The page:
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How to Protect Clothes from Moths

by Household Essentials • May 07, 2019
How to Protect Clothes from Moths, Mold, and Other Home Hazards
While transitioning your closet and drawers from winter into spring and summer, it’s common to worry about how to protect clothes from moths, mold or mildew while they’re stowed away for the coming months. Luckily, there are a few precautions you can take to keep your clothing fresh and protected from pests and other harmful organisms.
Recognize the signs of moths, mold and other issues
If you see a moth or two flying around your home, don’t fret. This doesn’t necessarily mean that your clothes are at risk. These moths likely aren’t the kind of moths that are a danger to your clothing. You’ll likely never see the moths responsible for doing damage to your clothes, because, unlike other moths, they avoid sources of light and prefer to remain in the dark.
Even if you do see adult clothes moths flying around, the adult insects aren’t responsible for damage to your clothes. Damage to clothes from pests comes primarily from the larvae of two different types of insects: clothes moths and carpet beetles. Moth and beetle larvae feed on animal-based fibers such as wool, fur and down, which is why cold weather clothing in particular can be affected.
Moth larvae can feed on materials for a few months before they develop into adult moths. While adult moths do not feed on clothing, they can lay more eggs that will, in turn, produce more larvae. Beetle larvae can feed on fabric for more than a year before fully maturing.
If you have a problem with moth or beetle larvae, you’ll likely see signs in the form of small holes in your clothing. If you have a problem with mold, you’ll begin to spot the signs of it on your clothes and potentially other surfaces. Signs of mold or mildew growth on clothes can include musty smells and small whitish specks.
Take preventative measures before storing clothes
To make sure your clothing is free of potential pests and mold or mildew, be sure to clean and thoroughly dry clothing before storing it. Moths and beetles prefer dark, undisturbed areas, and mildew and mold growth are encouraged by dark, warm, moist areas. A hot wash cycle or dry cleaning will kill moth and beetle larvae as well as mold or mildew. Putting away items that are clean also reduces the risk that substances left on the clothing, such as bits of food or pet dander, will attract pests to the clothing.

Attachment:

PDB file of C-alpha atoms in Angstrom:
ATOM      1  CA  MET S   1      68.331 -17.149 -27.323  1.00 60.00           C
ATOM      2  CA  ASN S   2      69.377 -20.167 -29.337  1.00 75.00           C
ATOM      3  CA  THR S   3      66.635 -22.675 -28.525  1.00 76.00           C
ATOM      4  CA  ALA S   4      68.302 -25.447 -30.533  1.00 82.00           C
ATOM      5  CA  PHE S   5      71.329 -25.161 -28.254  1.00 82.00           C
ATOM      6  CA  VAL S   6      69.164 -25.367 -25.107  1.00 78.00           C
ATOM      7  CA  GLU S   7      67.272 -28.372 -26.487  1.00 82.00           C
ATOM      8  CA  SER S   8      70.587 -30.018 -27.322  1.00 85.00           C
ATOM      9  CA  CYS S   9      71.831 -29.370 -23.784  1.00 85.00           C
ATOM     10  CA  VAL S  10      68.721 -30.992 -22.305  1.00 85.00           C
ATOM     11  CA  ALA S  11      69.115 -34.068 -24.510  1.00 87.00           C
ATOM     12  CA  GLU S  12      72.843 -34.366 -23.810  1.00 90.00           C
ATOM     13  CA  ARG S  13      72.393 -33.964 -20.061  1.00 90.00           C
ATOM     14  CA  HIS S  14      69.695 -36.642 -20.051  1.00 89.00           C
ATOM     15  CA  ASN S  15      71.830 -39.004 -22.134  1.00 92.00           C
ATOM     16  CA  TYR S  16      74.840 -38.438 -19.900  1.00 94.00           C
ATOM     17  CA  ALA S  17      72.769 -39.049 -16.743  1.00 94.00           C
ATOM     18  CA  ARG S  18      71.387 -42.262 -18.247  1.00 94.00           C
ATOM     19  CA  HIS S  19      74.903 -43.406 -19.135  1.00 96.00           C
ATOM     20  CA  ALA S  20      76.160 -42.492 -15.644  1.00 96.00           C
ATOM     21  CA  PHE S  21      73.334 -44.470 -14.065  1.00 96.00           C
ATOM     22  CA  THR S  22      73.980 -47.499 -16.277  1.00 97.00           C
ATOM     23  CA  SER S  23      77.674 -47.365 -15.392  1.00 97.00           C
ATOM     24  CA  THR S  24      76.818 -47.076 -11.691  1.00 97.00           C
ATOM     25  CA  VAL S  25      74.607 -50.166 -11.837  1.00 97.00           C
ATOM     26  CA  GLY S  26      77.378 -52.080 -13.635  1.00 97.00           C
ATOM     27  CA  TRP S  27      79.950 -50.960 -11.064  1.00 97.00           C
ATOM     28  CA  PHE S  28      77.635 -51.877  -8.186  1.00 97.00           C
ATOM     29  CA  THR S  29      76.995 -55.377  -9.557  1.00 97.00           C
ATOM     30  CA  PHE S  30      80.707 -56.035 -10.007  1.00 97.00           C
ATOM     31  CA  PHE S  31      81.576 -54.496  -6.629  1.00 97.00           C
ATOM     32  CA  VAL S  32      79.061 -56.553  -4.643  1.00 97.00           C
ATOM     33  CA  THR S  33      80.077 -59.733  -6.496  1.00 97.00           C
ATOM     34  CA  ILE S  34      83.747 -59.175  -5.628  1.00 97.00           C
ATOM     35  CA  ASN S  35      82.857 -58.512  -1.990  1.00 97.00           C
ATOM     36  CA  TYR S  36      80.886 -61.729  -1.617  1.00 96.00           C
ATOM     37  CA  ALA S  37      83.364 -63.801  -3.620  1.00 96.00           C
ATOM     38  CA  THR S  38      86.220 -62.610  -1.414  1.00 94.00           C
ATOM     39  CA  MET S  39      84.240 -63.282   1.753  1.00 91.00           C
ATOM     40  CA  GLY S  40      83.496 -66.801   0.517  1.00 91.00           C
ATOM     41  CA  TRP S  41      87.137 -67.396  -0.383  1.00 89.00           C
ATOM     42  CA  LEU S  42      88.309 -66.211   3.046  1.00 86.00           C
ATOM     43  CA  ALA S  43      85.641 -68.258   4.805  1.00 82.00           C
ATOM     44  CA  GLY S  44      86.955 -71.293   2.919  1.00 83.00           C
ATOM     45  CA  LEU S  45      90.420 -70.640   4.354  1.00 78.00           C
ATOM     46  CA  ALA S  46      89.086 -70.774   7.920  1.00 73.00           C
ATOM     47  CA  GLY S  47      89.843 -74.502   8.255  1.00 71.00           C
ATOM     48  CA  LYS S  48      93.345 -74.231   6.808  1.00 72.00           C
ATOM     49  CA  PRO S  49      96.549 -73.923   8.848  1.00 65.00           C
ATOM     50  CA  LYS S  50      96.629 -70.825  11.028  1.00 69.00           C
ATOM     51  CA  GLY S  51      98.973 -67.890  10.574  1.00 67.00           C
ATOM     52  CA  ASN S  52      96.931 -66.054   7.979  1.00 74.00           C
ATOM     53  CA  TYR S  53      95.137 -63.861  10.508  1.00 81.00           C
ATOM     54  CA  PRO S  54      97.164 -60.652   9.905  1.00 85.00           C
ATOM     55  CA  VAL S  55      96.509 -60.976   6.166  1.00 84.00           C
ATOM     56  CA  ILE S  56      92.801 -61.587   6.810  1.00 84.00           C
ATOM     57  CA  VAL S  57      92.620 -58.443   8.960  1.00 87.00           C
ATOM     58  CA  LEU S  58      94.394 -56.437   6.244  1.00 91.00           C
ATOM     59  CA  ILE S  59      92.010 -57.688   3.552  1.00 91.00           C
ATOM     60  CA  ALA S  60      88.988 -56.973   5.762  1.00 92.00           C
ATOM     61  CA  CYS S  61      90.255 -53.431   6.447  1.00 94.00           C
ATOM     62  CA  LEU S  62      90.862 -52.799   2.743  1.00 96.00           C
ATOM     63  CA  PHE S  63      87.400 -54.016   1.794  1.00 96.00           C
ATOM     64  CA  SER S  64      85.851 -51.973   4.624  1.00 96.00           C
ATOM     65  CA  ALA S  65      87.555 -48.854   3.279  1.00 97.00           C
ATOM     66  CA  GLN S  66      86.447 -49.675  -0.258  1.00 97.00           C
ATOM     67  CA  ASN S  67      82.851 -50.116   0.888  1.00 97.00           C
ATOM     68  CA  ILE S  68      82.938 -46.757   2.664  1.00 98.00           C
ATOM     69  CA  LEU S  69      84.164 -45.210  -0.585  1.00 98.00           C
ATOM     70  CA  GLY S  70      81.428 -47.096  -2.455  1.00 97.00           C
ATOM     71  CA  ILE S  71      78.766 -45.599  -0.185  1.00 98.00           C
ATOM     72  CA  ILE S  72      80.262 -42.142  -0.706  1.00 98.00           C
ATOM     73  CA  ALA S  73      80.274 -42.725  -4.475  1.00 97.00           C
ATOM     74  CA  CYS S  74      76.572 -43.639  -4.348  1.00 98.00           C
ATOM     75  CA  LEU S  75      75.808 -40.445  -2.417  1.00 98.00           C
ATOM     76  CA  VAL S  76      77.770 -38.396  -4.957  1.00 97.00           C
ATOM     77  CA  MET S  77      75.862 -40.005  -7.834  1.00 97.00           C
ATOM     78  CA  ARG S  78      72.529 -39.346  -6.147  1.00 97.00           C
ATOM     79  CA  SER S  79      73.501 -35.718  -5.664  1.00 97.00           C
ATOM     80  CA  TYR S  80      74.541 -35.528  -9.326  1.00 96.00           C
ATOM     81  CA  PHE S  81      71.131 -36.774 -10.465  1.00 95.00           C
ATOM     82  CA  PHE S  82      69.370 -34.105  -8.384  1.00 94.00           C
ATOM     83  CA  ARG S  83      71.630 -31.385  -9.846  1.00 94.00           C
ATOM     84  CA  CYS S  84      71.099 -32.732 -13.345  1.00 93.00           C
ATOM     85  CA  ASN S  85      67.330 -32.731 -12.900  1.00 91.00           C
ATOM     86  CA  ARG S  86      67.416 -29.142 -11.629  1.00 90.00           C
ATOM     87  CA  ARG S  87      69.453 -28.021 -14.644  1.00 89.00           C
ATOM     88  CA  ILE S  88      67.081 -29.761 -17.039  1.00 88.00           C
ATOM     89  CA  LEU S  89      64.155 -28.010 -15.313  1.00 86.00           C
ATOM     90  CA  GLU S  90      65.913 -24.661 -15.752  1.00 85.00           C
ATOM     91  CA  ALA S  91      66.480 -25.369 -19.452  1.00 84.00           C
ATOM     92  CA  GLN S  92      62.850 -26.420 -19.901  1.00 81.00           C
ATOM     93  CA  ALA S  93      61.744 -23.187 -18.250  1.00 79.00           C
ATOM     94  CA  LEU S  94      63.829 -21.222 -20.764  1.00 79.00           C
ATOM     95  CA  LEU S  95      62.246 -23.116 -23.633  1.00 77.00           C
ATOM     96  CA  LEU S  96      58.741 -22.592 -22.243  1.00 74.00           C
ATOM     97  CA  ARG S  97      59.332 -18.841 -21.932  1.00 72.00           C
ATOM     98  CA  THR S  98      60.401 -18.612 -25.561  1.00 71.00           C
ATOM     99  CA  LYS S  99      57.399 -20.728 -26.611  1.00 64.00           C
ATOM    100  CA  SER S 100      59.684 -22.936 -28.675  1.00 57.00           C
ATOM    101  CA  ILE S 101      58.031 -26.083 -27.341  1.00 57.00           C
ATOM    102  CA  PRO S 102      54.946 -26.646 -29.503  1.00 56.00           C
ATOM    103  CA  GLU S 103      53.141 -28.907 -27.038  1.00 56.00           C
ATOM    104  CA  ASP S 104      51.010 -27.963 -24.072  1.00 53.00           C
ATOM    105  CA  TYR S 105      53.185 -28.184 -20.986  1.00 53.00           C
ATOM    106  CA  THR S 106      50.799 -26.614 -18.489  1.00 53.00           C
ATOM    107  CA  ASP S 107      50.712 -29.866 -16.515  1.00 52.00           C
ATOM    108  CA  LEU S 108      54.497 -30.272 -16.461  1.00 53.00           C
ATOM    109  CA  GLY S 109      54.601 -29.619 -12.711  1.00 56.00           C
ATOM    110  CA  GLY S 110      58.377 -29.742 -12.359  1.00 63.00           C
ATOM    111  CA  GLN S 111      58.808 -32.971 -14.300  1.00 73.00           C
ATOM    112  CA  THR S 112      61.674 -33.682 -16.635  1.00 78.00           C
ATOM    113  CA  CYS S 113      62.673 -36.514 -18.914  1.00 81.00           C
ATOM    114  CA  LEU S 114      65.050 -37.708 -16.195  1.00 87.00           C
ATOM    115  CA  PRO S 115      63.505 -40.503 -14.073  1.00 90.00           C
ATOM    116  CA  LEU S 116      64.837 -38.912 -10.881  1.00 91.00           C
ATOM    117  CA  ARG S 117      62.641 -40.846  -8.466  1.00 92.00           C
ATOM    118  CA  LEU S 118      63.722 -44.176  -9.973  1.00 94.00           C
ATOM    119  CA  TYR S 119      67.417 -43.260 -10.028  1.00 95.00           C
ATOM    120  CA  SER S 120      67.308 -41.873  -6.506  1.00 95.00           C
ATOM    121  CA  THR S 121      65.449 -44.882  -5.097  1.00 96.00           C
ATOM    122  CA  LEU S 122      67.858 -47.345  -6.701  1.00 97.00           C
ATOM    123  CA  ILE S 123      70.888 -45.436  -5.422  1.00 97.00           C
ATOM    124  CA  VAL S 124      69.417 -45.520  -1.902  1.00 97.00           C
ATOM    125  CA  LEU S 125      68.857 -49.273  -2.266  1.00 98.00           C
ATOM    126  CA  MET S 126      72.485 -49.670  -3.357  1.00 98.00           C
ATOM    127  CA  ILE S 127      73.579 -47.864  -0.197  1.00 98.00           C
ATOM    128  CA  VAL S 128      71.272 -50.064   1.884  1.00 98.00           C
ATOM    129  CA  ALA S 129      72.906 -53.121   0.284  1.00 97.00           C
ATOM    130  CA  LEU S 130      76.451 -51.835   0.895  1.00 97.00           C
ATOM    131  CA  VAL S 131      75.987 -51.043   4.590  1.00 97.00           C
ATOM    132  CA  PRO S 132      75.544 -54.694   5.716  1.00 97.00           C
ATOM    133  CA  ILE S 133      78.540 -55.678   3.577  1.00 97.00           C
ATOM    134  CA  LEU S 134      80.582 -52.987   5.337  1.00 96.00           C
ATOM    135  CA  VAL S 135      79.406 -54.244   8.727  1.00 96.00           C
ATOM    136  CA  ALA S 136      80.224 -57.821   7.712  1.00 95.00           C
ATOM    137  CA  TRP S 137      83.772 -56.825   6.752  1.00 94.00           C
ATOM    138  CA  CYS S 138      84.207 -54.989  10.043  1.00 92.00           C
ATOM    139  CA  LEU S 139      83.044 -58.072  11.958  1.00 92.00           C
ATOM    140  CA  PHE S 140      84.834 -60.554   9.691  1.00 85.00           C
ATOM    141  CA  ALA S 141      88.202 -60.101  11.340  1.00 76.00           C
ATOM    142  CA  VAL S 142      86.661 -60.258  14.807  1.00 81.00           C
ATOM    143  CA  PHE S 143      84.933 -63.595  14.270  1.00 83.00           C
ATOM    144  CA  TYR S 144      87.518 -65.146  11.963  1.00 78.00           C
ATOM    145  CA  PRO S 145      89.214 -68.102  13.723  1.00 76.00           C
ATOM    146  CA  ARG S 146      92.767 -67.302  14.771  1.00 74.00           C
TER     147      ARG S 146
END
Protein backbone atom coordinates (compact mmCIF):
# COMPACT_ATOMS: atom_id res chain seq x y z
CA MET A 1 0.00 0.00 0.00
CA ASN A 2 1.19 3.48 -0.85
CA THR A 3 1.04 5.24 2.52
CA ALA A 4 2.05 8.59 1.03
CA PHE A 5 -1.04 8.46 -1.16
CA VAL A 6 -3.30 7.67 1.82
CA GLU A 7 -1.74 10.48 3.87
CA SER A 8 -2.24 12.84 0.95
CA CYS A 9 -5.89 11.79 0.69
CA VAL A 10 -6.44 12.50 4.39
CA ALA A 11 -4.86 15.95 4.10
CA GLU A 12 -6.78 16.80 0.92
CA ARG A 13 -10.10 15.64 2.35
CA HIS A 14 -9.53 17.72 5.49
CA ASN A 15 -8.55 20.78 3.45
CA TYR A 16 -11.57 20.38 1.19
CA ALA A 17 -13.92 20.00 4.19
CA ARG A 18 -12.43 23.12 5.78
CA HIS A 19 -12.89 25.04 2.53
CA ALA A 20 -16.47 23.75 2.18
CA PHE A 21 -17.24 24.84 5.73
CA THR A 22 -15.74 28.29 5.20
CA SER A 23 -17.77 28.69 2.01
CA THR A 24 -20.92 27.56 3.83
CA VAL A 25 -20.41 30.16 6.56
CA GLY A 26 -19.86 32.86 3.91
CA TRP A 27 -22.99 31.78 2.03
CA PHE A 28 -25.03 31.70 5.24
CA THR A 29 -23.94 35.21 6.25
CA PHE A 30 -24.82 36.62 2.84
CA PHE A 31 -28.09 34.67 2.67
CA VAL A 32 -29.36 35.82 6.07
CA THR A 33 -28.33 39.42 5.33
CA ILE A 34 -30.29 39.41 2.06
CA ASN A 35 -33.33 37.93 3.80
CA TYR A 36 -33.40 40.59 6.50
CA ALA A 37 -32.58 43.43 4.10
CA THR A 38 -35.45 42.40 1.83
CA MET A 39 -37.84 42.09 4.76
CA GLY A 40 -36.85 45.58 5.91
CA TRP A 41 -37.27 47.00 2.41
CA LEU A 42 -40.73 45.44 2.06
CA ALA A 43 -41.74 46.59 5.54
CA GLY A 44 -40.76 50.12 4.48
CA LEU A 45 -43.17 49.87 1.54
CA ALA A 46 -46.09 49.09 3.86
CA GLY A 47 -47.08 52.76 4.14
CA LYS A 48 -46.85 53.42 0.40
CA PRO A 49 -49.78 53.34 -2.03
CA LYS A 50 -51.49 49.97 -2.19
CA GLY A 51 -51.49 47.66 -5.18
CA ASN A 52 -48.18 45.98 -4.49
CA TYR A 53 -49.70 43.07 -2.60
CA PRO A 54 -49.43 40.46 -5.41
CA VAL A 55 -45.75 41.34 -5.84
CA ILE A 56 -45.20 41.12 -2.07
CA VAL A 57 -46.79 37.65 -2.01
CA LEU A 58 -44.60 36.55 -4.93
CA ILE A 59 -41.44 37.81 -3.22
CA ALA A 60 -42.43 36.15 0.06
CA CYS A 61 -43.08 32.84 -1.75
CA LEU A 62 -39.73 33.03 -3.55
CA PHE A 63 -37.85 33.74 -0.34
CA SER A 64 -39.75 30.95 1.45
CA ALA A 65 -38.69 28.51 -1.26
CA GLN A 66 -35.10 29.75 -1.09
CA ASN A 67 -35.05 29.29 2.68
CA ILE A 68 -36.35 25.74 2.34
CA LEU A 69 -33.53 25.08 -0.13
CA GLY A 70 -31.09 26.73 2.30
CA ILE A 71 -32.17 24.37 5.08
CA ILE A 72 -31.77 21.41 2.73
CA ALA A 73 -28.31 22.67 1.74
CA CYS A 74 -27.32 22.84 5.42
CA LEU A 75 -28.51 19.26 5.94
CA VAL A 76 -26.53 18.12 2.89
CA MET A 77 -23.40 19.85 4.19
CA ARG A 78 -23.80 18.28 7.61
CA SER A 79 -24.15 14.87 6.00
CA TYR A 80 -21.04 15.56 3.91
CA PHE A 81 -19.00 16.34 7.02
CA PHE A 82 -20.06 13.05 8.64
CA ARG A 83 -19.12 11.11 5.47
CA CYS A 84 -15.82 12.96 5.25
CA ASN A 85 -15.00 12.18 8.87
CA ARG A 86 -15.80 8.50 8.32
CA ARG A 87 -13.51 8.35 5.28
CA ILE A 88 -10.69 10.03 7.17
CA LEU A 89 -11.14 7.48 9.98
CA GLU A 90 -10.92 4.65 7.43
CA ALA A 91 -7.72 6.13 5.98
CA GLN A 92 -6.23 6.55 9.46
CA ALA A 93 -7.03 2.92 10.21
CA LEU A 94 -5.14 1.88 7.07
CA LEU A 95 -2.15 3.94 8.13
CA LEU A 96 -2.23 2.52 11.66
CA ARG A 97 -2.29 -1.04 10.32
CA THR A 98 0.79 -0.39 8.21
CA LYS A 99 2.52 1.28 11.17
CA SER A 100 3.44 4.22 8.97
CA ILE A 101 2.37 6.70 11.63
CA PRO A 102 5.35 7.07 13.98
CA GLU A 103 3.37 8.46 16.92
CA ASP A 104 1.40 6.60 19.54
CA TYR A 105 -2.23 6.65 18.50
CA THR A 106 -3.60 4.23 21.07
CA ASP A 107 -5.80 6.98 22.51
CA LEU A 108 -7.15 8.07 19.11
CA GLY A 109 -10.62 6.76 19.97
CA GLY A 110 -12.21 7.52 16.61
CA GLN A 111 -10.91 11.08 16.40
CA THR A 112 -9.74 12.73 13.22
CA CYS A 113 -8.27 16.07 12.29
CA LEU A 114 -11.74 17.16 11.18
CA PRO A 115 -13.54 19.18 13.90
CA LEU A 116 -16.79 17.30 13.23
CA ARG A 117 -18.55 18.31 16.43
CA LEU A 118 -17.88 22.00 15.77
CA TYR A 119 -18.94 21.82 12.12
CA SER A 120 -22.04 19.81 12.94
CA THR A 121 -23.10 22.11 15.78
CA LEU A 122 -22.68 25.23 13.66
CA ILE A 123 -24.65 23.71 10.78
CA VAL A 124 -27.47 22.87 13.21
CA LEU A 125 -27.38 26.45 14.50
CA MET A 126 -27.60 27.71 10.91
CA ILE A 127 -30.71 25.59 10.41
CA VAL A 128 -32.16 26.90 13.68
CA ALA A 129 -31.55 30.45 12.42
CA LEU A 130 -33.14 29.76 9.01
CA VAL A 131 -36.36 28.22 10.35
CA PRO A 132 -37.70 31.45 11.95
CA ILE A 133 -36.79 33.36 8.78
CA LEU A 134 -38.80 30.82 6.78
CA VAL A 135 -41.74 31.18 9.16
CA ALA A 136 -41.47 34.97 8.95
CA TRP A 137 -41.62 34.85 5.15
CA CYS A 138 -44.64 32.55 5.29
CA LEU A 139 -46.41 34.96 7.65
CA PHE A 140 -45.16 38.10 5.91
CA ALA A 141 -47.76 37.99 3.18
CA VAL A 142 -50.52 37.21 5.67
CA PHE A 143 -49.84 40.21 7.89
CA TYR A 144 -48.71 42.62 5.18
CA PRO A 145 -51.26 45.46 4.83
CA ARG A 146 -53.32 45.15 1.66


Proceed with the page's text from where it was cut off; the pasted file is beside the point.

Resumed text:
It’s important to make sure you’re putting clothes away completely dry, because moisture that’s trapped in clothing before it’s stored away in a closet, bag or other storage space can encourage mold and mildew growth. The worse the air circulation in your storage, the higher the risk of a sustained moist environment that will encourage this growth.
Repel pests and reduce risks of mold and mildew
Whether you’re storing clothes away for a few seasons or trying to protect clothes that are currently in rotation, there are a few things you can do to help prevent pests and mold or mildew growths from settling into your clothing.
Cedar closet accessories have been used for decades to repel moths and other potential clothing hazards. Cedar closet kits often contain a variety of items to use in closets, drawers and other storage solutions, such as chests, plastic containers or bags and more. The oils in the aromatic red cedar naturally repel pests and act as a mild fungicide, which can help prevent the growth of mold and mildew.
Lavender has also been used to repel clothes moths. Lavender is a popular addition to sachets, which may also contain cedar and can be used in closets, drawers and storage bins or bags. In addition to keeping your clothes smelling fresh, lavender (along with the cedar) will help repel moths and other issues.
As mentioned above, it’s important to try to curb moisture and humidity levels to prevent the growth of mold and mildew. When storing clothes, it’s important to try to allow for proper airflow to help clothes stay fresher and dryer. While more tightly sealed storage solutions, such as plastic vacuum bags, are okay for storage over shorter durations, the lack of airflow can cause clothing to deteriorate in other ways if left in the bag for longer periods of time (more than a year or two).
There are a few ways to control and curb humidity levels in closets and other clothing storage spaces. Keeping your air conditioning or heating system running regularly will help pull excess moisture out of your home and keep humidity levels more regulated. Desiccant products are also popular and are available in various forms, including closet hangs, tubs and pouches. These items use hydrophilic substances to pull moisture out of the air and contain them safely away from your clothing. If you have a particularly problematic closet or area, you might consider investing in a small dehumidifier for the area.
With these key tips in mind, you’ll be starting off on the right foot to protect clothes from moths and other issues.

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